A global counter-extremism expert who has jetted into Christchurch to talk to survivors has praised the New Zealand response to its worst-ever terrorist attack.
Dubai-based Dr Ali Rashid Al Nuaimi visited the two Christchurch mosques where a gunman shot and killed 50 people last Friday.
Al Nuaimi, chairman of Hedayah, an international centre that looks at countering violent extremism, said the world should take lessons from how New Zealand has handled the tragedy.
"Some of these extremists, they want to divide us, break us, but we should not let that happen. We need to speak up, as you have done here," he told the Herald.
"Although this is a crisis, there are lessons to be learned here. New Zealand, you taught the world. The world is looking and seeing how you handled this. It's a lesson that we need to learn."
Al Nuaimi was touched after witnessing a student haka while visiting Al Noor Mosque.
"That is a message coming from the heart."
He also praised Prime Minister Jacinda Ardern's strong response, believing her message of solidarity was being heard across the world.
"We have to come together, regardless of the background, or the source, or the root of this incident," Al Nuaimi said.
"We have to work hard to get people to believe in co-existence and the common values that we have as human beings."
Al Nuaimi was part of a delegation from the United Arab Emirates that visited both mosque sites. Ali Elmadani, a retired electrical engineer who emigrated from the UAE to New Zealand in 1998, was one of the 50 victims.
Linwood Mosque shooting hero Abdul Aziz who confronted the gunman and is being commended for saving lives met the delegation and told them how the drama unfolded.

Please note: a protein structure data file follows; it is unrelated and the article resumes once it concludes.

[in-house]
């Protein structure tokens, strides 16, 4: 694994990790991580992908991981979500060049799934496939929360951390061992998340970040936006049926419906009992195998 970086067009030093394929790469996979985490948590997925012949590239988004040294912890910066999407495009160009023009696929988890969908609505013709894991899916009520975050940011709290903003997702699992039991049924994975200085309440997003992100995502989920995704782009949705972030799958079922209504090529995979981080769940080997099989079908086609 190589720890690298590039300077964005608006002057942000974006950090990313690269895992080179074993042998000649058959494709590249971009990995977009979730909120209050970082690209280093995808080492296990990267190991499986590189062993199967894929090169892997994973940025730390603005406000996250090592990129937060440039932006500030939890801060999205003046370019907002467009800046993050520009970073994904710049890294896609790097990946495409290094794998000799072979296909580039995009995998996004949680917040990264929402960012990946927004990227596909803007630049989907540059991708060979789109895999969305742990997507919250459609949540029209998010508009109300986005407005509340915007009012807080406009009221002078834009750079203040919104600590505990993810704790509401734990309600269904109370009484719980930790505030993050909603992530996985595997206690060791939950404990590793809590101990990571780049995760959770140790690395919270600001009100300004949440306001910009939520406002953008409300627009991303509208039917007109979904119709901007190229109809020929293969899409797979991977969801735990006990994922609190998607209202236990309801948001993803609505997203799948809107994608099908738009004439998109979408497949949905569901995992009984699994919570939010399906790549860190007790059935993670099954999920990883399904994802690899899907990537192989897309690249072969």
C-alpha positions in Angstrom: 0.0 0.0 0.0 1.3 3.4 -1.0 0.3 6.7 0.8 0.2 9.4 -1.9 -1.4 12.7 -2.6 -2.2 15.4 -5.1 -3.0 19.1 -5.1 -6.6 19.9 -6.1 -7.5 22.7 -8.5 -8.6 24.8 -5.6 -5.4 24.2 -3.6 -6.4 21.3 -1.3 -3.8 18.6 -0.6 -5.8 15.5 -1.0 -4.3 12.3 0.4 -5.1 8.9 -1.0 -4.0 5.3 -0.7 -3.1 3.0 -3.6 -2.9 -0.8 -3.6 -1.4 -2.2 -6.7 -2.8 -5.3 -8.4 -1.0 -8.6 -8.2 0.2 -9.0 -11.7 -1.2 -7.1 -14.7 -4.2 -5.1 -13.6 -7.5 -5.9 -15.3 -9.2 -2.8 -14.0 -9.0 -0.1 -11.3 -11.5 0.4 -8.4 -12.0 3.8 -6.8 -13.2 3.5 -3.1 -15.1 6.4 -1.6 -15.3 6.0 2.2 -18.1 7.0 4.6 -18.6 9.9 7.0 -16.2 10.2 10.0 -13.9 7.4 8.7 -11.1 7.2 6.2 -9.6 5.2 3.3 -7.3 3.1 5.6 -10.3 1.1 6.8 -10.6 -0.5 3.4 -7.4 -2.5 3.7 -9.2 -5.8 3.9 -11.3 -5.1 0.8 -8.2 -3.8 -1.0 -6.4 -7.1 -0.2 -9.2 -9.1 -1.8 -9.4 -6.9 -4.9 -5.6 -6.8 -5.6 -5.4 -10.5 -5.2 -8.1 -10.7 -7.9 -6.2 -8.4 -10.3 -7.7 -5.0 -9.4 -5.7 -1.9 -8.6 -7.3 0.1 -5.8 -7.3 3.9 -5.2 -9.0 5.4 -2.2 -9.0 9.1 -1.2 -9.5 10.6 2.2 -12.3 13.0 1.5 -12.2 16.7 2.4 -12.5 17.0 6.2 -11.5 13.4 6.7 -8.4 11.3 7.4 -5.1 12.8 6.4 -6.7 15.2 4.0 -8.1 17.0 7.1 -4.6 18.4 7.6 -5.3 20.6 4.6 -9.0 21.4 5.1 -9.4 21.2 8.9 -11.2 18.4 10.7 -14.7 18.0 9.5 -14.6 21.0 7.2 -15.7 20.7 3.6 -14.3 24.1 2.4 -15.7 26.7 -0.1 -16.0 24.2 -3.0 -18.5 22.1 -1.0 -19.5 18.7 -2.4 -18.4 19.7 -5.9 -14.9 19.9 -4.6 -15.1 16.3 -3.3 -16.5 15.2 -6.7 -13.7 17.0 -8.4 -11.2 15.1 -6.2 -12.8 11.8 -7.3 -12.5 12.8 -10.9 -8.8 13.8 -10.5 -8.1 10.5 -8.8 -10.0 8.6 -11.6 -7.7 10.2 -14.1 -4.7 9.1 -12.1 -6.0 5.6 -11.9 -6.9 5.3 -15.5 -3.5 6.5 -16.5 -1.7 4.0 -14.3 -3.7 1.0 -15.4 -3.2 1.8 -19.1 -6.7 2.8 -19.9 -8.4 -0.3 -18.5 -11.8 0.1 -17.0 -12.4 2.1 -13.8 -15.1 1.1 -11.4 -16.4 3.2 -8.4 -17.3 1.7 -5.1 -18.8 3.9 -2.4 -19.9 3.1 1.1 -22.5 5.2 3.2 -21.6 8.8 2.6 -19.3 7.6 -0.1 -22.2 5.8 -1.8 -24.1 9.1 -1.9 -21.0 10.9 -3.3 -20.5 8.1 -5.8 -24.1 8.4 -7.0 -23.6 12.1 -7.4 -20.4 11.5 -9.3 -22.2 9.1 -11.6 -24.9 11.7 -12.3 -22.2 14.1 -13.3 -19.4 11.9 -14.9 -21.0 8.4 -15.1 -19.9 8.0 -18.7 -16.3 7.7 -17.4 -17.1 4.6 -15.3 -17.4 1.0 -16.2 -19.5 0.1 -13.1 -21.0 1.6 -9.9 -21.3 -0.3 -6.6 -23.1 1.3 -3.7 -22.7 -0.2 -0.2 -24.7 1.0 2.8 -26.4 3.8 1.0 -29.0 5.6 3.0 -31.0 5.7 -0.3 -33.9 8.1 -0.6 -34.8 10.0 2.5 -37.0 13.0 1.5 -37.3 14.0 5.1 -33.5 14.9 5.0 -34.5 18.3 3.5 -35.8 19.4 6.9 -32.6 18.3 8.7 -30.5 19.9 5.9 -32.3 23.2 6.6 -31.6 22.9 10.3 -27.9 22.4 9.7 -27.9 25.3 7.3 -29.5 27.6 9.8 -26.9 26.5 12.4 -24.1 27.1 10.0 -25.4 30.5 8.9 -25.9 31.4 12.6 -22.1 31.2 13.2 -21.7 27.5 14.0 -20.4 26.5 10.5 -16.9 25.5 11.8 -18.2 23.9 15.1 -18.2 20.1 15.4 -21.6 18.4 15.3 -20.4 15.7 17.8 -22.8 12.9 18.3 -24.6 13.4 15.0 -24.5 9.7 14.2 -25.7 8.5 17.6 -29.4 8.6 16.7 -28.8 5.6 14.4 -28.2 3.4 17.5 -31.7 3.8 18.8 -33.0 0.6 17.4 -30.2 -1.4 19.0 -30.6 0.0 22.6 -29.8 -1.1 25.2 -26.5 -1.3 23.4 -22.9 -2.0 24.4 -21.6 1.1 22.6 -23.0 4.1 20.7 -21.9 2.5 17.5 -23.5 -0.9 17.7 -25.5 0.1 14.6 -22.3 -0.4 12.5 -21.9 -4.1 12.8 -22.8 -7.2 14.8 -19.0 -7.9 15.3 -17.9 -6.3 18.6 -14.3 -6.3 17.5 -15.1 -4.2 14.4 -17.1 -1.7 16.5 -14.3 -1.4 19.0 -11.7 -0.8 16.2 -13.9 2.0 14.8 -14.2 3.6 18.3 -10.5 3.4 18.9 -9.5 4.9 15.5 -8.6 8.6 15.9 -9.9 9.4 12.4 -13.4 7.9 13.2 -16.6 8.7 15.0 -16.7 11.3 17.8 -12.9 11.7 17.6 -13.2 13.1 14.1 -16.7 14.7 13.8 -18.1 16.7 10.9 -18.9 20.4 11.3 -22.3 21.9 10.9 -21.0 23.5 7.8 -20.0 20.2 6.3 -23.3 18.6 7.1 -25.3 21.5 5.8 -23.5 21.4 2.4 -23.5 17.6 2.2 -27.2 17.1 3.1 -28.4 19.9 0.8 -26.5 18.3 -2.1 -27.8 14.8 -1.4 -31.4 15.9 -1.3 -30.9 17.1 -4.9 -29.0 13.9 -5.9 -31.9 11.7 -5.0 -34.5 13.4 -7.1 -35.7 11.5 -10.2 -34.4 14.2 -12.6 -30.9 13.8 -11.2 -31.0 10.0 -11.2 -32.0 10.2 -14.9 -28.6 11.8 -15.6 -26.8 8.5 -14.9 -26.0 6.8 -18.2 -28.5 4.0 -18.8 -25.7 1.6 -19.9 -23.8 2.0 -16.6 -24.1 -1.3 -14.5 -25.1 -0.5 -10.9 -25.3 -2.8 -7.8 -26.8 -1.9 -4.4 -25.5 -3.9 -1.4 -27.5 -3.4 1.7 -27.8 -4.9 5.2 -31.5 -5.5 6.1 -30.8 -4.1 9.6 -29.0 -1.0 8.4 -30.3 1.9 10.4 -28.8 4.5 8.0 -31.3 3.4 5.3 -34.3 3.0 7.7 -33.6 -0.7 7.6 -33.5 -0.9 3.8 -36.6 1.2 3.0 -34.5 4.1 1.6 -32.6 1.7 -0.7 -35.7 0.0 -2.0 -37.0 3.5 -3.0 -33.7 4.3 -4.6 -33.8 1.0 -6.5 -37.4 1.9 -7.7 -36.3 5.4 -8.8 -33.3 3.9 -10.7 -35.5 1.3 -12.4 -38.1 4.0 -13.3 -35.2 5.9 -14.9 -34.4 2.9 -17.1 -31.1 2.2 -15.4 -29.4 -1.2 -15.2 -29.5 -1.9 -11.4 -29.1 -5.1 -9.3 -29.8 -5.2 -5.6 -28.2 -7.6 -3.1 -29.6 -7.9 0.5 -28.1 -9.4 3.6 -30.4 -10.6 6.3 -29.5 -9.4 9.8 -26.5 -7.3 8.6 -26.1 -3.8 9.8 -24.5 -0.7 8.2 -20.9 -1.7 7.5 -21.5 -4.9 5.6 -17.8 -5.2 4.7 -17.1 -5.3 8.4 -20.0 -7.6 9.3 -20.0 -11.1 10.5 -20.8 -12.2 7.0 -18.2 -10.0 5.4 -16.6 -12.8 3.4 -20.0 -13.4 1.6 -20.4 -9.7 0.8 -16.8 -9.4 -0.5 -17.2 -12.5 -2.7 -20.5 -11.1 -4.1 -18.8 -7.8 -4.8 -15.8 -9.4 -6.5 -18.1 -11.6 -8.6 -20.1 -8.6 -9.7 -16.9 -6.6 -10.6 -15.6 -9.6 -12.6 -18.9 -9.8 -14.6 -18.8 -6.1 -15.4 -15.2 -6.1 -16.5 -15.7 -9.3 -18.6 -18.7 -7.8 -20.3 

Linwood Mosque Imam Alabi Lateef Zirullah heard a voice outside the mosque at about 1.55pm and saw a man wearing dark military-style clothing and holding a large semi-automatic weapon.
He then saw two bodies lying on the ground.
"When I saw those Muslims shot dead I just told our brothers, 'Go down! Go down! Somebody has just shot our brothers outside the masjid'," Zirullah said.
Kabul-born Aziz ran outside screaming and as the gunman ran back to his car to reportedly swap weapons, Aziz hurled an Eftpos machine at him.
"He got another gun from his car and he started shooting at me," Aziz told the delegation, adding that he ducked behind parked cars, before picking up a gun the shooter had abandoned. He pointed it and squeezed the trigger but it was out of ammunition.
When the gunman tried to free, Aziz hurled the gun at the windscreen "like an arrow" and it shattered the windscreen before he raced off.
The gunman was caught by two quick-thinking policemen soon after on Brougham St.
Aziz told the delegation that the gunman never entered the mosque – a small wooden building up a back driveway. He pointed out where his fellow worshippers were shot dead.